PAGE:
Finished edges, the final contours of which are produced by side or edging rolls. The edge contours most commonly used are square corners, rounded corners and rounded edge.

A surface defect consisting of scale partially rolled into the surface of the sheet.

Passing sheet or strip metal through a series of staggered small rolls so as to flatten the metal. This method is relatively ineffective in removing defects such as buckles, wavy edges, corrugations, twists, etc., or from steel in the higher hardness ranges.

A term applied to the operation of shaping and reducing metal in thickness by passing it between rolls which compress, shape and lengthen it following the roll pattern.

(In rolled metal) – The direction, in the plane of the sheet, perpendicular to the axes of the rolls during rolling.

Equipment used for rolling down metal to a smaller size or to a given shape employing sets of rolls tie contours of which determine or fashion the product into numerous intermediate and final shapes, e.g., blooms, slabs, rails, bars, rods, sections, plates, sheets and strip.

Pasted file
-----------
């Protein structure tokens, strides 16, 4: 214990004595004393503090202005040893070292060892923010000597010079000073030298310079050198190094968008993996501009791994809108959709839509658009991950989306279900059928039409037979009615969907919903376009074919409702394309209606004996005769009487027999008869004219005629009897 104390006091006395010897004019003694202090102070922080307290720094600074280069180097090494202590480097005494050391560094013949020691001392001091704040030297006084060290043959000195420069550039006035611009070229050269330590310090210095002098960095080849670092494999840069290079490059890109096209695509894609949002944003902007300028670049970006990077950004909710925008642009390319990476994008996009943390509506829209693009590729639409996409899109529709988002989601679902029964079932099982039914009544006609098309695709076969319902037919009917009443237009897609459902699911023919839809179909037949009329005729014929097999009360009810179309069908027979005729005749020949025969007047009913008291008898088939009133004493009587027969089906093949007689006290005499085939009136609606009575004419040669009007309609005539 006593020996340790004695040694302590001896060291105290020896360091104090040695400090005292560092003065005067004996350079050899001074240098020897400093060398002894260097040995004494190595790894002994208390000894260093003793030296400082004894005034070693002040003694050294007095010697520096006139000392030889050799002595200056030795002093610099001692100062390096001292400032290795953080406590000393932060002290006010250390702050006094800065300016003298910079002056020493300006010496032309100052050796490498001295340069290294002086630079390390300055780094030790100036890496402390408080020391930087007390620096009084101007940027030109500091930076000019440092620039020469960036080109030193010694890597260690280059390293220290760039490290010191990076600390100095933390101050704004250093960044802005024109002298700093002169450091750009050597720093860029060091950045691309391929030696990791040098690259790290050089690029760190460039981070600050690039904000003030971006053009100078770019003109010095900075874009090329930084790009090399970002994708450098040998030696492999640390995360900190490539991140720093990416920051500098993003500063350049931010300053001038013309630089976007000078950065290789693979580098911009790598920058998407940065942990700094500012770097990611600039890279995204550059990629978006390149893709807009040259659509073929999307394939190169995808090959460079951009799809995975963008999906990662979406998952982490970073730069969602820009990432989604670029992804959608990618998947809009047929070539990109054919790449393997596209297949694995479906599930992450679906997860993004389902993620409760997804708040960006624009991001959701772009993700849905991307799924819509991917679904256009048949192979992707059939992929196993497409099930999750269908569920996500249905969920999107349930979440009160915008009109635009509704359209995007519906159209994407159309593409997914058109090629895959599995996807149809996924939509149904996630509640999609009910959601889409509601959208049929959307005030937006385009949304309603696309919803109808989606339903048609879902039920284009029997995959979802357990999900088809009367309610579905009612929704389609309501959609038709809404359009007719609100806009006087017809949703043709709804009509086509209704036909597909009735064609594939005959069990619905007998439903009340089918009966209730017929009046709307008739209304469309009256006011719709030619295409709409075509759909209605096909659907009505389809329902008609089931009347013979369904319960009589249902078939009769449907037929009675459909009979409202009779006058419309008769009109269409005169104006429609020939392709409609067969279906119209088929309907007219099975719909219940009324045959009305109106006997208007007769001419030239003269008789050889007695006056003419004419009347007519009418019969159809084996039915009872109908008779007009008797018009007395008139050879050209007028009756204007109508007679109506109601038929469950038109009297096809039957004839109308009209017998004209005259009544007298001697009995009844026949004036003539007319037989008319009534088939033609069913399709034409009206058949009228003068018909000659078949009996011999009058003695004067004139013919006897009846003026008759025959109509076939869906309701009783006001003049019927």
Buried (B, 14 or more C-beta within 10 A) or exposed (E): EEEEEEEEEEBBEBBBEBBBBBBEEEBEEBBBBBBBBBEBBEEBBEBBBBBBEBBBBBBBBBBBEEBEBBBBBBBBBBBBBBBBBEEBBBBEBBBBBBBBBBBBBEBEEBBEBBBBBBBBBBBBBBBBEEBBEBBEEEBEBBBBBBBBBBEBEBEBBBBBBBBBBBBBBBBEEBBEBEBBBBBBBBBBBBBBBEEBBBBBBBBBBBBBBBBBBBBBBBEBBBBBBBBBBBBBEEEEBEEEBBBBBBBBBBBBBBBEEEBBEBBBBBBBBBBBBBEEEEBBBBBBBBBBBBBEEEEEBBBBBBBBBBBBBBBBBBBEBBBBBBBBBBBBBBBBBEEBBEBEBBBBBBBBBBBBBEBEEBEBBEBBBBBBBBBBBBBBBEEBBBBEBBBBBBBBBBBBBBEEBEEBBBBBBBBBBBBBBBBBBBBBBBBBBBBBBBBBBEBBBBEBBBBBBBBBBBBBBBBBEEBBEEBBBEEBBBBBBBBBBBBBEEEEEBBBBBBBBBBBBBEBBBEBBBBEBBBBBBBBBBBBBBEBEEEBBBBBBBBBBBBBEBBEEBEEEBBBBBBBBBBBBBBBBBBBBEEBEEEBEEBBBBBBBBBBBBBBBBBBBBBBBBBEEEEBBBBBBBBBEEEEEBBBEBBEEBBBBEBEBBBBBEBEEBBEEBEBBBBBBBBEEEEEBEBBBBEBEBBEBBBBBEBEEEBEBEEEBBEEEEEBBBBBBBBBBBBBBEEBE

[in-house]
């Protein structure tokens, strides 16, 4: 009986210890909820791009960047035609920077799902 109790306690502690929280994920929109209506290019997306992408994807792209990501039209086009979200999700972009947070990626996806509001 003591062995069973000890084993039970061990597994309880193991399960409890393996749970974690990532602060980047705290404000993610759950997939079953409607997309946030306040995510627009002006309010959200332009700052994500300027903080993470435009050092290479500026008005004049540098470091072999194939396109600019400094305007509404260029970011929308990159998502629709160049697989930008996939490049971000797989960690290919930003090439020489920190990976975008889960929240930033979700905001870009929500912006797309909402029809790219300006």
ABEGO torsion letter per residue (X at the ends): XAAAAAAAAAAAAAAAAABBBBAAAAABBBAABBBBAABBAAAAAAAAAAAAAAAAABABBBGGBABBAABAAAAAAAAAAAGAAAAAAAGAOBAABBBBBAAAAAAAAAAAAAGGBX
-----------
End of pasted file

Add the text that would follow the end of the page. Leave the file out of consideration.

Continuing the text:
(Slitting Machine) – A cutting machine with sharpened circular blades or disc-like cutters used for trimming edges and slitting sheet and foil. NOTE: Cutter discs are also employed in producing circles from flat sheets but with differently designed machines.

A hardened and tempered medium high carbon spring steel strip sufficiently low hardness to take moderately sharp bends without fracture, intended for manufacture into rule dies for the purpose of cutting or stamping fabrics, paper, cardboard, plastics, and metal foil into desired shape.